There are examples from around the world where innovation in women’s health can reduce treatment gaps, increase equity and strengthen society:
Tackling unplanned pregnancy to unleash economic productivity. An unplanned pregnancy can limit a girl’s or woman’s economic and life chances. It also takes a huge toll on the health care system, costing the U.S. health care system more than anything $5 billion annual direct and indirect costs.
A analysis revealed that every dollar “invested in meeting the unmet need for
contraceptives provide $120 in accrued annual benefits in the long run. Despite that ROI, of the 257 million women worldwide who want to avoid pregnancy, 67% do not use any contraceptives at all. As for those who use birth control, many use it inconsistently or incorrectly. This points to the need to keep innovating and finding new birth control options, including non-hormonal contraception and male contraception.
While progress has been made, we must recognize that the greatest challenge lies ahead, which is to reach and empower those most in need. Much of the disparity in information and access to contraception is among women of low socioeconomic status, who are higher risk of an unintended pregnancy, increasing their vulnerability and further reducing their economic and other life chances. By investing in new and relevant learning resources and new approaches to access, we can empower all women and girls to reach their potential.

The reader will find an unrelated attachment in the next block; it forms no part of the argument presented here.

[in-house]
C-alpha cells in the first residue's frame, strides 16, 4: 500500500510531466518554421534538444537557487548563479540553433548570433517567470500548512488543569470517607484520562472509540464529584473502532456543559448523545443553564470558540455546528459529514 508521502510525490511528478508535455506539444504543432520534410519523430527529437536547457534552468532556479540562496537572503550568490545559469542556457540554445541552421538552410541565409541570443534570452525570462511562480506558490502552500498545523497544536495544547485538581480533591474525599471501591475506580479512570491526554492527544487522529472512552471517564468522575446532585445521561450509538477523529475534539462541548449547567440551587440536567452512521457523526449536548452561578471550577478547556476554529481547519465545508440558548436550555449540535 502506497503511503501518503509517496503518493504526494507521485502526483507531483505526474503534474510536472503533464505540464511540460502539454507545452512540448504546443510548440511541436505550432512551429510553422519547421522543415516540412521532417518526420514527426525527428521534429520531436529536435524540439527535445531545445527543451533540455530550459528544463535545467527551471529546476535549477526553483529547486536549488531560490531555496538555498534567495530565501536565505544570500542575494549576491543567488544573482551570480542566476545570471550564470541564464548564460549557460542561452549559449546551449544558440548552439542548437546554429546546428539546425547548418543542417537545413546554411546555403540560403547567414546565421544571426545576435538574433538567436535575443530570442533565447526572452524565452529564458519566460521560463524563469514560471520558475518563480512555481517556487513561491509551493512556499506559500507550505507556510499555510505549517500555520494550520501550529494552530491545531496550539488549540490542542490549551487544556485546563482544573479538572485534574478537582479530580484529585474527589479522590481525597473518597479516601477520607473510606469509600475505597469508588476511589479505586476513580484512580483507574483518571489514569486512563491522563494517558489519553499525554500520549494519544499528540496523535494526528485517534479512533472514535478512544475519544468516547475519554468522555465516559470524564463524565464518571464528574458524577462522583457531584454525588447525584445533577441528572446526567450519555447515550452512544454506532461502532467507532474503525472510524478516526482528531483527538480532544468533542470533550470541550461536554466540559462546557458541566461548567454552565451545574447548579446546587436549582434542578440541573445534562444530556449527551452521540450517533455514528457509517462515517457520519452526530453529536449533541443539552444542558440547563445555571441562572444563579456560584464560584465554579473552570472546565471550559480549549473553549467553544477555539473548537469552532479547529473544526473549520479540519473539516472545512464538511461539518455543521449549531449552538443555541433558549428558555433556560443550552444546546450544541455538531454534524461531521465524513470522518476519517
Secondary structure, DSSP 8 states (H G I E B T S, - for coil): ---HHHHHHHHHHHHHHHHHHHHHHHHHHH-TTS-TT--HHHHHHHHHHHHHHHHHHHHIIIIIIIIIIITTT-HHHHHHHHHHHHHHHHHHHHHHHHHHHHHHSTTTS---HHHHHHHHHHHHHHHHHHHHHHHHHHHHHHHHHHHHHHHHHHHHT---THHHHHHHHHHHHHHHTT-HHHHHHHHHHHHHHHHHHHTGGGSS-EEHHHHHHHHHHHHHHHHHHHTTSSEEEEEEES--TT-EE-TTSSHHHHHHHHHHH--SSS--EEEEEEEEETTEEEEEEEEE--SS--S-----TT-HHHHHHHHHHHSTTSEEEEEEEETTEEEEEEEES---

Rising fertility rates can stabilize economies. Today, more than 90 countries have birth rates below the average of 2.1, which is the number it takes to replace their population. About 23 nationsJapan, Spain, Korea and China, including Japan, are expected to see their populations decline by 50% before the end of the century. This population decline could negatively impact global growth and destabilize economies, making them more dependent on a smaller workforce to support social, health and pension systems, as well as national security needs and national productivity levels.
But expanding access to IVF and other techniques would give more families the opportunity to grow. Egg freezing is a good example where only a small percentage of younger women have access to this technology (and in some countries only for medical reasons). Around the world, the cost of fertility procedures often falls on individual women and couples, rather than being covered by national health systems or insurance. In addition to expanding access to existing treatments, there is also a need for more successful, less time-consuming and less invasive fertility treatments, diagnostics and devices so that families and countries can benefit from fertility treatments at scale.